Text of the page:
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This story makes me wonder if the term “hunting ethics” still exists anymore.

Last month, 30 hunters from 21 states pleaded guilty to a cornucopia of illegal-hunting charges filed by Nebraska law enforcement officials. Other cases are still pending.

Those who pleaded guilty have been assessed $570,453 in fines and restitution.

According to a report in the Omaha World-Herald, the five-year investigation centered on Hidden Hills Outfitters, which operated out of a town called Broken Bow in the Sand Hills region of north-central Nebraska.

Jacob Hueftle, the company’s chief operating officer, has been sentenced to 30 months in federal prison. He also has been ordered to pay $214,375 in restitution.

Good. It’s also good that many, if not most, of the people who hunted illegally are being fined, too.

Still, it’s scant consolation to see that so many people are willing to break the law in order to bring home a trophy deer or pronghorn. The crimes they’re accused of aren’t ticky-tack technical violations. They include using rifles during archery season, shooting animals from roads, spotlighting, hunting without permits and hunting over bait. According to the allegations, some of them lied to investigators about who killed the animals and how they were killed.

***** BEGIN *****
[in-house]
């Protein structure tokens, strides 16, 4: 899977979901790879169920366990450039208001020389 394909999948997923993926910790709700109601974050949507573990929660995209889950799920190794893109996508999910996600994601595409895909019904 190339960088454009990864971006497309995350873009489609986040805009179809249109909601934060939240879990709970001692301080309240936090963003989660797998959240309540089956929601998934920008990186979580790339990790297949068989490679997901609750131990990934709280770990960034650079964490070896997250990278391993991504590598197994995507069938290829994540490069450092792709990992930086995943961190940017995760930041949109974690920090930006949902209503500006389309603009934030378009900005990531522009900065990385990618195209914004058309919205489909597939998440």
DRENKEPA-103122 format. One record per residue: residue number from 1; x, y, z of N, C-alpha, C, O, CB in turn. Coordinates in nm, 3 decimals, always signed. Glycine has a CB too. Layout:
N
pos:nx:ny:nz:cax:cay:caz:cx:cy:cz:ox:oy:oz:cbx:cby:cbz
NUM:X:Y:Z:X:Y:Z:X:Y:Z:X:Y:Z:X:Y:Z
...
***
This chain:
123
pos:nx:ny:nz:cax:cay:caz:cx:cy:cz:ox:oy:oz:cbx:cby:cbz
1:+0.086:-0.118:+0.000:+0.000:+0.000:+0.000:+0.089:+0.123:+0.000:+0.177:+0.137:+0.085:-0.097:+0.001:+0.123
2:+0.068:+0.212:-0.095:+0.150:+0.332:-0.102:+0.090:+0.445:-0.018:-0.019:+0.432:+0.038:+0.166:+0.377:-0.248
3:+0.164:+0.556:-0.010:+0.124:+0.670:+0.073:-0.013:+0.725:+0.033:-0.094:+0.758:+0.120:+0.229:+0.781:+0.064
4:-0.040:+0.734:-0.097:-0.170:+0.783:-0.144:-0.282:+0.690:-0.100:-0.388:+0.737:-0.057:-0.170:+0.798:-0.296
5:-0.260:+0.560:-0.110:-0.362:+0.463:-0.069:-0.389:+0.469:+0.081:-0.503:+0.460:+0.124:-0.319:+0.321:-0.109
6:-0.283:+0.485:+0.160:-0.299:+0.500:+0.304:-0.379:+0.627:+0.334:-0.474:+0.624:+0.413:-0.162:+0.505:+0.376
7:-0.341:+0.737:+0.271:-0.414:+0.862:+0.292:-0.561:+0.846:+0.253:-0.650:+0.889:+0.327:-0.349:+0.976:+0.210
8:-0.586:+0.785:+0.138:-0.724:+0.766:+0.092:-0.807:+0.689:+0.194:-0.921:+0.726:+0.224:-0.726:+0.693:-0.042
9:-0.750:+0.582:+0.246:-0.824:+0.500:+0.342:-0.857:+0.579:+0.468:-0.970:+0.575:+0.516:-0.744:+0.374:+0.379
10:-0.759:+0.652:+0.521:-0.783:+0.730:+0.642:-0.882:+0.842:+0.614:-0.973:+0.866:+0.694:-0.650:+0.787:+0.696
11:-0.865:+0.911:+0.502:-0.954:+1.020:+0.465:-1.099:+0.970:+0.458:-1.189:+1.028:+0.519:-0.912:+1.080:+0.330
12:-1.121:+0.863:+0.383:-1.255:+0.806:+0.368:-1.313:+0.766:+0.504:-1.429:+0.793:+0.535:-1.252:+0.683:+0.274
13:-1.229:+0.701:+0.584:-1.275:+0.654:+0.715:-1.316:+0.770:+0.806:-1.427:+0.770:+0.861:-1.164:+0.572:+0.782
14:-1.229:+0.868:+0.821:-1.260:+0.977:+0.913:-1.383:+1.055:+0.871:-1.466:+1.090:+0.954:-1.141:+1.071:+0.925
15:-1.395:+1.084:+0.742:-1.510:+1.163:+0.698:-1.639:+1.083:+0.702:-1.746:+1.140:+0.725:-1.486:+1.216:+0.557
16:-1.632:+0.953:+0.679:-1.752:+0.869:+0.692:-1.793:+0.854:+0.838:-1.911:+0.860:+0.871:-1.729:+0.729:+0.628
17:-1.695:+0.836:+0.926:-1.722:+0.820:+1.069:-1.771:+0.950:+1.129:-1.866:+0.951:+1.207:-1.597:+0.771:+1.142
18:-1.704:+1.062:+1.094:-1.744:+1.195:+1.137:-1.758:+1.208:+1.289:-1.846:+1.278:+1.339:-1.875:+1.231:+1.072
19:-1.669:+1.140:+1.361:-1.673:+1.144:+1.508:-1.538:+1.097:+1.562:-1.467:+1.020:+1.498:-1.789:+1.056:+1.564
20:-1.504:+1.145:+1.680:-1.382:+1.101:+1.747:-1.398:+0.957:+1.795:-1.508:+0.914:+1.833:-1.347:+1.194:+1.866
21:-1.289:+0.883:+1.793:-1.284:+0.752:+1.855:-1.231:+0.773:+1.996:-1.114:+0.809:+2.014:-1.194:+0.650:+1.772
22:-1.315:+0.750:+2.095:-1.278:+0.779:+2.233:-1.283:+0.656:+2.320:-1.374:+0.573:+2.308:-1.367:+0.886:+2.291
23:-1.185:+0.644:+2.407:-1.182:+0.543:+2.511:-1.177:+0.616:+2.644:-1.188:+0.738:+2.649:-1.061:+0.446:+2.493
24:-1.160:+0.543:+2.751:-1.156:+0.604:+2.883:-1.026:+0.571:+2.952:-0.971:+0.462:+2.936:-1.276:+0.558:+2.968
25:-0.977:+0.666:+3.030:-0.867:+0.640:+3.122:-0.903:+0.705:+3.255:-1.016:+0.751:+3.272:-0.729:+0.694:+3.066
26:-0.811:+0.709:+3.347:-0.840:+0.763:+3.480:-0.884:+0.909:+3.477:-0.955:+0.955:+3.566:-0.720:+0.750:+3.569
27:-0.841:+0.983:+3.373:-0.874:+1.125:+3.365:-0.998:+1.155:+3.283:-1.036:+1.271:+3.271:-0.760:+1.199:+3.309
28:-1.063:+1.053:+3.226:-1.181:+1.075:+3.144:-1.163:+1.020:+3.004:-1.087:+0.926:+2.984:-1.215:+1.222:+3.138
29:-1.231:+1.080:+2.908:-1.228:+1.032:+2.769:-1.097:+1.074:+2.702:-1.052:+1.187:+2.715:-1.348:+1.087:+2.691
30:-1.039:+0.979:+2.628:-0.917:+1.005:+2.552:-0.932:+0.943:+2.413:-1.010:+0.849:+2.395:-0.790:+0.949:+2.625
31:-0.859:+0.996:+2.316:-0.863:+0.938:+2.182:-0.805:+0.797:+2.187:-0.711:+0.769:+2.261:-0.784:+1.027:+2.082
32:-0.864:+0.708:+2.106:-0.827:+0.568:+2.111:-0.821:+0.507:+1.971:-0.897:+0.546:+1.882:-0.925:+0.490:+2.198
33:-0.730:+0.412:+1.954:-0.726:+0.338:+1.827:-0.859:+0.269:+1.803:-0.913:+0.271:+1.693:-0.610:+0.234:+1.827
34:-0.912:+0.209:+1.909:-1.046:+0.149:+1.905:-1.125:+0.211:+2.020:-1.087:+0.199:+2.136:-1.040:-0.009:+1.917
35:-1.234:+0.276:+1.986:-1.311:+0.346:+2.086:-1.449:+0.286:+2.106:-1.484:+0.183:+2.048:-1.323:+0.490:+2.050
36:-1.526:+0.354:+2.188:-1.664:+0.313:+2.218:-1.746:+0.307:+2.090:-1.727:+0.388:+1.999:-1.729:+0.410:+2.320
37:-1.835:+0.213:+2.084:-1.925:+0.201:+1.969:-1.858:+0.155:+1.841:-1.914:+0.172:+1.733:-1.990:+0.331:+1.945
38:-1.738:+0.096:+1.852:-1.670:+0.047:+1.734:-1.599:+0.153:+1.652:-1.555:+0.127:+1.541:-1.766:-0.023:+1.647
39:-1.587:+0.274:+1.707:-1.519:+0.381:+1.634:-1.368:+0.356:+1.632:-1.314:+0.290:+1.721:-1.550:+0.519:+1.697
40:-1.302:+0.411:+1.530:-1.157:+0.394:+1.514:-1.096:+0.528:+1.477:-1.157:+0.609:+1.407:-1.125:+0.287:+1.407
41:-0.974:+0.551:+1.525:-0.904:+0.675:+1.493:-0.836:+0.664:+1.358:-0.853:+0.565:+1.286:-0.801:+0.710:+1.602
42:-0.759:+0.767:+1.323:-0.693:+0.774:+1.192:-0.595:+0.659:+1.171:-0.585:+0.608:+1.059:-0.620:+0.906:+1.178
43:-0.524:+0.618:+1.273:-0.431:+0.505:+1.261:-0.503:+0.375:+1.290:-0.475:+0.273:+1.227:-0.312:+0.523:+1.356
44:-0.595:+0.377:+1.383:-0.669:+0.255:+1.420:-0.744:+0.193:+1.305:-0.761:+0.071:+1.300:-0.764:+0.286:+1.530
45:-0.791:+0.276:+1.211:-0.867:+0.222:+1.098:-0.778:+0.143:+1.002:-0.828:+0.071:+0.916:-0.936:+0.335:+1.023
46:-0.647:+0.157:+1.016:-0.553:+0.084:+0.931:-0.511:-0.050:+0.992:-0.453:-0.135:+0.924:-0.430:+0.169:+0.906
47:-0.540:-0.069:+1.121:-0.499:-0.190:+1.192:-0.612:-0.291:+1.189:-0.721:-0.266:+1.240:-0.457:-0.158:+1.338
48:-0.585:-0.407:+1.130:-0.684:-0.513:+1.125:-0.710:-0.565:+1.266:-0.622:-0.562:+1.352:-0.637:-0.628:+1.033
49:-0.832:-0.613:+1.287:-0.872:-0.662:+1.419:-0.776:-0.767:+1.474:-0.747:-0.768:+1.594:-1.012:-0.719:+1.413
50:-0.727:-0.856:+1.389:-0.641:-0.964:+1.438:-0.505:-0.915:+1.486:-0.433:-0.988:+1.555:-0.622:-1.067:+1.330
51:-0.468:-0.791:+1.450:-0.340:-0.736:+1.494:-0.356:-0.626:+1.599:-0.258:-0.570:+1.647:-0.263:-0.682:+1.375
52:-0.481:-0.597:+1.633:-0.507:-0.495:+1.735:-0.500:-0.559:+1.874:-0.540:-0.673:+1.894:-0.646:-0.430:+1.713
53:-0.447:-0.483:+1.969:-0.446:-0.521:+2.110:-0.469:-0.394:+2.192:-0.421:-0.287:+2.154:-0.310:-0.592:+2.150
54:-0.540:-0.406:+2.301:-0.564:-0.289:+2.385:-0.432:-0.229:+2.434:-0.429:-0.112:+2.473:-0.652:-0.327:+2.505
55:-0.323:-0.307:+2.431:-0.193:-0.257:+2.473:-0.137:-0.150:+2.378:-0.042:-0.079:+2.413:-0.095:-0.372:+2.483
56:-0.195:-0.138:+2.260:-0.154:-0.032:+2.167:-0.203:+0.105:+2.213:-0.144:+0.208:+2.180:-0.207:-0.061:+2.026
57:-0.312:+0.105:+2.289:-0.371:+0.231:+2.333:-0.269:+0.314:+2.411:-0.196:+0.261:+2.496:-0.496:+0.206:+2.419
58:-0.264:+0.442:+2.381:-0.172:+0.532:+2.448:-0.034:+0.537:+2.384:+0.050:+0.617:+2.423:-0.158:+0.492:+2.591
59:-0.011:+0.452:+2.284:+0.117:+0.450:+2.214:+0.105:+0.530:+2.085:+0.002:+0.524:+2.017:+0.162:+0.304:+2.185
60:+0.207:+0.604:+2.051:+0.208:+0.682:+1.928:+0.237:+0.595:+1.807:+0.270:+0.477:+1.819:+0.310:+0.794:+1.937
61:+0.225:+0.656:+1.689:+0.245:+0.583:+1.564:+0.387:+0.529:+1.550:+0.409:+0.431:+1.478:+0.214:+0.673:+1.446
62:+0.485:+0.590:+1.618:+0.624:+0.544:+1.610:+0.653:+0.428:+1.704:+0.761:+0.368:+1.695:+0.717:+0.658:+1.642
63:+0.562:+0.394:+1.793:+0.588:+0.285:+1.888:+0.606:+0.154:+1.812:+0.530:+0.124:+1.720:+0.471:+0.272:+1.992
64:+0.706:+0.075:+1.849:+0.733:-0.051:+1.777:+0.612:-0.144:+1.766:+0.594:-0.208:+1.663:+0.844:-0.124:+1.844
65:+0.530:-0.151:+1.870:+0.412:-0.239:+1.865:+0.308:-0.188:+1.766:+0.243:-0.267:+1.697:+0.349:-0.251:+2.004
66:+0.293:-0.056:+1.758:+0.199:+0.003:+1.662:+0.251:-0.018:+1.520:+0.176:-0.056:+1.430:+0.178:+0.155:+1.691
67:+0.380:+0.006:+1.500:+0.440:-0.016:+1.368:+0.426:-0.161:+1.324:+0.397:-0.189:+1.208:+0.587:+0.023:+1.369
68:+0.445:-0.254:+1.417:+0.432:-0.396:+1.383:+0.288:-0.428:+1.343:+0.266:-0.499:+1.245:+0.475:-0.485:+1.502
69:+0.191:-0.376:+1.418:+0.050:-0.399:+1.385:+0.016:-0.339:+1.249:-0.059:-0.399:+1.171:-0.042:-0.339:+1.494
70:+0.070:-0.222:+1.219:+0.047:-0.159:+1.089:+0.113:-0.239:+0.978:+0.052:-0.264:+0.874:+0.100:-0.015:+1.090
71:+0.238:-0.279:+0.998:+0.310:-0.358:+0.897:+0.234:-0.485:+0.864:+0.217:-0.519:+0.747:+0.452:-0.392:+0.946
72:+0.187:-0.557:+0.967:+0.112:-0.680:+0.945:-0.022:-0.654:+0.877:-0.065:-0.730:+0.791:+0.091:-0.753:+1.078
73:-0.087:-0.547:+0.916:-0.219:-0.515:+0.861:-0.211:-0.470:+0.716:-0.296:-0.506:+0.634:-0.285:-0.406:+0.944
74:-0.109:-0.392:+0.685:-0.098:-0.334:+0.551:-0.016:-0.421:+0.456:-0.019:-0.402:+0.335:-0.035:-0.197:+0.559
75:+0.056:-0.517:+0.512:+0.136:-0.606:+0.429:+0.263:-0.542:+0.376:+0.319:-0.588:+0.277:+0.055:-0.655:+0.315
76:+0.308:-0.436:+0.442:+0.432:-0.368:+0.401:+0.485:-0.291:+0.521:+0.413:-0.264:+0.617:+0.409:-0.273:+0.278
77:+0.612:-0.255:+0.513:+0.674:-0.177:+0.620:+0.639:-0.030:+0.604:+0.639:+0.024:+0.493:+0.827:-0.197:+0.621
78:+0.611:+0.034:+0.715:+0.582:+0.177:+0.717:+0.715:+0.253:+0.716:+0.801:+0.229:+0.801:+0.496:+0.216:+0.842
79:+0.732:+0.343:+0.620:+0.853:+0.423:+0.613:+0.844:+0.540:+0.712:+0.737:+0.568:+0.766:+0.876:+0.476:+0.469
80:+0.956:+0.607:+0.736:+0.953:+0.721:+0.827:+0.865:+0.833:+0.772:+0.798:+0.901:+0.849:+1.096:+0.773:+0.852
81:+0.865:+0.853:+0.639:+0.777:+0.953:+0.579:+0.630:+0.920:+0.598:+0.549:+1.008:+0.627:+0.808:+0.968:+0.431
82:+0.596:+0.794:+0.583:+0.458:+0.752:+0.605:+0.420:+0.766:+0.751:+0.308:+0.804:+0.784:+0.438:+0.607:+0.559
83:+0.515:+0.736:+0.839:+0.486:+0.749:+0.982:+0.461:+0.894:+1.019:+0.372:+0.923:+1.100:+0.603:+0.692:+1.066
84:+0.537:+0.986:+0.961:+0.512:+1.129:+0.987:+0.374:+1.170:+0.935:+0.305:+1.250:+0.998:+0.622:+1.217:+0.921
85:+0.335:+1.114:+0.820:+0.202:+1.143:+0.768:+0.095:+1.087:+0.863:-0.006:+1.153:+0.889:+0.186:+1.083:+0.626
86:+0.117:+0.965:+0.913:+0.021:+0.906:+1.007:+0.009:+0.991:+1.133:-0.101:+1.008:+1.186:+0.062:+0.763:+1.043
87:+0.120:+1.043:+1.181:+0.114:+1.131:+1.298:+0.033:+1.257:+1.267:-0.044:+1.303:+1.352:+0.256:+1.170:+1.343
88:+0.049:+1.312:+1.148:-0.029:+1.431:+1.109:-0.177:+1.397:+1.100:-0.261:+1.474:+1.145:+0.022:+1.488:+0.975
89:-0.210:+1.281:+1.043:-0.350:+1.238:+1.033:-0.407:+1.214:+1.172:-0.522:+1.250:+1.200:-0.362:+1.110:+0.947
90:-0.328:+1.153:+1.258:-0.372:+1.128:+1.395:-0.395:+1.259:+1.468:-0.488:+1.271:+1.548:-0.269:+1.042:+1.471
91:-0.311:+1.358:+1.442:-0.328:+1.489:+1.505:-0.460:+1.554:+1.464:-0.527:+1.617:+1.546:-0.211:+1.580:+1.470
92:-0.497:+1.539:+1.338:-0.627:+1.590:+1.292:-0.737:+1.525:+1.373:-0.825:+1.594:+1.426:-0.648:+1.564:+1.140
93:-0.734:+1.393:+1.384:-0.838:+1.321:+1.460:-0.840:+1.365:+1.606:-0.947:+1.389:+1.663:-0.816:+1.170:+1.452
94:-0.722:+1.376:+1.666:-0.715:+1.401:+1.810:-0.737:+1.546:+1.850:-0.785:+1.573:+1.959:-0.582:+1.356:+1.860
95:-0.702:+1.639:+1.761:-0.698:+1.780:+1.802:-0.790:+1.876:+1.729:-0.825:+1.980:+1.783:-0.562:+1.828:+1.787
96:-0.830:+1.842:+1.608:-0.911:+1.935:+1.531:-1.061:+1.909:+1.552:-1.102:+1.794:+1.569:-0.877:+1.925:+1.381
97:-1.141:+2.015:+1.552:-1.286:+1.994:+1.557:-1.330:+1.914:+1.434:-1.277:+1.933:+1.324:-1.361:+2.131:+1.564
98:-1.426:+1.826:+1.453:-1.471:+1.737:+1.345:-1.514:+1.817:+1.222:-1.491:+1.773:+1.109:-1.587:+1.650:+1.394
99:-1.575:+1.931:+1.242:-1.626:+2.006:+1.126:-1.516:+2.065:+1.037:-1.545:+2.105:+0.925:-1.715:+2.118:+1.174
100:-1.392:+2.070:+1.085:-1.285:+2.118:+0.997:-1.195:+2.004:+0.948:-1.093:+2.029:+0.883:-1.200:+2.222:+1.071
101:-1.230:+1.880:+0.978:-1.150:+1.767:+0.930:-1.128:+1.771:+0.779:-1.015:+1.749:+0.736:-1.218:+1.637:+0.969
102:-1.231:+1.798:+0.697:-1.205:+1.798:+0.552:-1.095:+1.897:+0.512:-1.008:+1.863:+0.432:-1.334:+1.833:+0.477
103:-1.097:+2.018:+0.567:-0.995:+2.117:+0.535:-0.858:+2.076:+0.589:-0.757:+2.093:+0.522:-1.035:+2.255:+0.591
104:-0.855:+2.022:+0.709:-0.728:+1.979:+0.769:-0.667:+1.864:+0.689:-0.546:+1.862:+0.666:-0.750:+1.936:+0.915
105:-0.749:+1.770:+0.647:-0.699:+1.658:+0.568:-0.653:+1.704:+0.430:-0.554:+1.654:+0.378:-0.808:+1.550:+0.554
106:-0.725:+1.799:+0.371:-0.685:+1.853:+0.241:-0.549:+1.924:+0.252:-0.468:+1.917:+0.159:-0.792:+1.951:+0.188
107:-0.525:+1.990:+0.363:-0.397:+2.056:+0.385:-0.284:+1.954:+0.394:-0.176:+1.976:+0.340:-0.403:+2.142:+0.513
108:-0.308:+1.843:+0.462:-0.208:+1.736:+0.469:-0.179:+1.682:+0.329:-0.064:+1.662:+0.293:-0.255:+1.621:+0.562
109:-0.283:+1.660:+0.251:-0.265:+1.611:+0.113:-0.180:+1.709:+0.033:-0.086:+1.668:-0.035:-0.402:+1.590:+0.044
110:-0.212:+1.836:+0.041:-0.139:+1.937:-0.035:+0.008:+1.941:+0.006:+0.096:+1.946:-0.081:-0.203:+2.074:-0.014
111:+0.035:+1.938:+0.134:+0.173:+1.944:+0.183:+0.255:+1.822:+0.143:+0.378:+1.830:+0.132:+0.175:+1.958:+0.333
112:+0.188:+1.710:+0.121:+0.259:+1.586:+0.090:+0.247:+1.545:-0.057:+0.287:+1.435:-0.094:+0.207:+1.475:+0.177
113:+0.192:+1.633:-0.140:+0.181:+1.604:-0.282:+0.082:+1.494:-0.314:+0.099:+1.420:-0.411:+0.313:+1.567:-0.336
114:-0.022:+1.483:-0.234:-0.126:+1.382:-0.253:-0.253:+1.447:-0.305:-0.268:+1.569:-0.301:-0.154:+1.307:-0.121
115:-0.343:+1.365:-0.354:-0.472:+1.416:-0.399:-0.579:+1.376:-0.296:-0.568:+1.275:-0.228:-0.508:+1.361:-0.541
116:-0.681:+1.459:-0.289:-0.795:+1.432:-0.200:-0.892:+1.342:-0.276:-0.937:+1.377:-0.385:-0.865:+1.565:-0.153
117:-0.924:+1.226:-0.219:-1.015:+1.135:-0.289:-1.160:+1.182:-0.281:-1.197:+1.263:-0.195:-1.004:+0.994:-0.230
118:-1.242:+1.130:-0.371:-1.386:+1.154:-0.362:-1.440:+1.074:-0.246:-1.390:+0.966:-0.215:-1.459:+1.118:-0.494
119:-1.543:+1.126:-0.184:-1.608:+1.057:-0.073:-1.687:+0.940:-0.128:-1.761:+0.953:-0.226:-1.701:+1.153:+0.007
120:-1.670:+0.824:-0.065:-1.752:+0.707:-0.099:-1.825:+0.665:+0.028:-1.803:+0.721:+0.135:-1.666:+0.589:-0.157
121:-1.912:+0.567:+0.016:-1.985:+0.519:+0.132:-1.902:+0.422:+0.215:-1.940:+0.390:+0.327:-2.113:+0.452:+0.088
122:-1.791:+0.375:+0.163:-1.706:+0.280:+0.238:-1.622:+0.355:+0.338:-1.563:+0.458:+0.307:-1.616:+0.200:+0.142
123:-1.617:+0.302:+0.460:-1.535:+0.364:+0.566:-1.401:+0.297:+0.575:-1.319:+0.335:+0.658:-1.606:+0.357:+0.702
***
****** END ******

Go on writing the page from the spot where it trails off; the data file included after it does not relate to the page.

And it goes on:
It really bothers me that the alleged lawbreakers weren’t unwitting rubes being tricked into illegal acts by an unscrupulous outfitter.

According to the World-Herald story, many of them signed on for guided hunts at outdoor shows. It’s my experience that folks who attend such shows are veteran outdoors enthusiasts who wish to seek adventure in distant or exotic locales.

Hidden Hills’ sales pitch sounded really good. The outfitter claimed to have access to more than 200,000 acres in seven Nebraska counties.

It’s entirely possible some of those clients arrived in Nebraska unaware their outfitter engaged in illegal practices. Perhaps some of those folks, when they learned they’d have to break the law to bag their trophy, turned on their heels and left. If so, good for them.

On at least 97 occasions, however, they pulled a trigger or thumbed a bow’s release. The alleged toll: 30 white-tailed deer, 34 mule deer, four pronghorn and 27 turkeys.

That’s depressing.

Hunting has changed quite a bit in the last half-century or so. Gone is the day when hunters went into the woods and relied on woodsmanship, observation and luck. Today’s hunters set out dozens of game cameras, spend thousands of dollars creating food plots, and believe they’re actually hunting when they shoot a deer that has its muzzle buried in a corn trough.

I believe that ultimately, the public might come to view such practices as unfair chase. If that happens, they might grow so disgusted they legislate hunting out of existence.

West Virginia would probably be the last place that could happen, but the last domino in a line eventually topples. Wake up, people, before it does.

Reach John McCoy at johnmccoy, 304-348-1231, or follow @GazMailOutdoors on Twitter.

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